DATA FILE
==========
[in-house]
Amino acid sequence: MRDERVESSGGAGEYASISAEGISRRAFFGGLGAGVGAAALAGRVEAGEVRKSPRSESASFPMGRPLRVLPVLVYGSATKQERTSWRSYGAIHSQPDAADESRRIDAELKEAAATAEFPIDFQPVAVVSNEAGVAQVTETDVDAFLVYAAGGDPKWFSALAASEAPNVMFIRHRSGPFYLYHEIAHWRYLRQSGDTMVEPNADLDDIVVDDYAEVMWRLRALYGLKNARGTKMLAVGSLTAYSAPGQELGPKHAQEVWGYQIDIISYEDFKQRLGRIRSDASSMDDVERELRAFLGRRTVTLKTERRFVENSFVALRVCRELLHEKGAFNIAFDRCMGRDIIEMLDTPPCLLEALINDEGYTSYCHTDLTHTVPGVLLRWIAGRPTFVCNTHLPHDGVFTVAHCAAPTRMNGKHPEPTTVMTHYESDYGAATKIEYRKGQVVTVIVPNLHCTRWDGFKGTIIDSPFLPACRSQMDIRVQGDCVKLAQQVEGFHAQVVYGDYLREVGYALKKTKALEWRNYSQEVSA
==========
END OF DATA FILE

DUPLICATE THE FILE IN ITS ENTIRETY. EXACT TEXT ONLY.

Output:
[in-house]
Amino acid sequence: MRDERVESSGGAGEYASISAEGISRRAFFGGLGAGVGAAALAGRVEAGEVRKSPRSESASFPMGRPLRVLPVLVYGSATKQERTSWRSYGAIHSQPDAADESRRIDAELKEAAATAEFPIDFQPVAVVSNEAGVAQVTETDVDAFLVYAAGGDPKWFSALAASEAPNVMFIRHRSGPFYLYHEIAHWRYLRQSGDTMVEPNADLDDIVVDDYAEVMWRLRALYGLKNARGTKMLAVGSLTAYSAPGQELGPKHAQEVWGYQIDIISYEDFKQRLGRIRSDASSMDDVERELRAFLGRRTVTLKTERRFVENSFVALRVCRELLHEKGAFNIAFDRCMGRDIIEMLDTPPCLLEALINDEGYTSYCHTDLTHTVPGVLLRWIAGRPTFVCNTHLPHDGVFTVAHCAAPTRMNGKHPEPTTVMTHYESDYGAATKIEYRKGQVVTVIVPNLHCTRWDGFKGTIIDSPFLPACRSQMDIRVQGDCVKLAQQVEGFHAQVVYGDYLREVGYALKKTKALEWRNYSQEVSA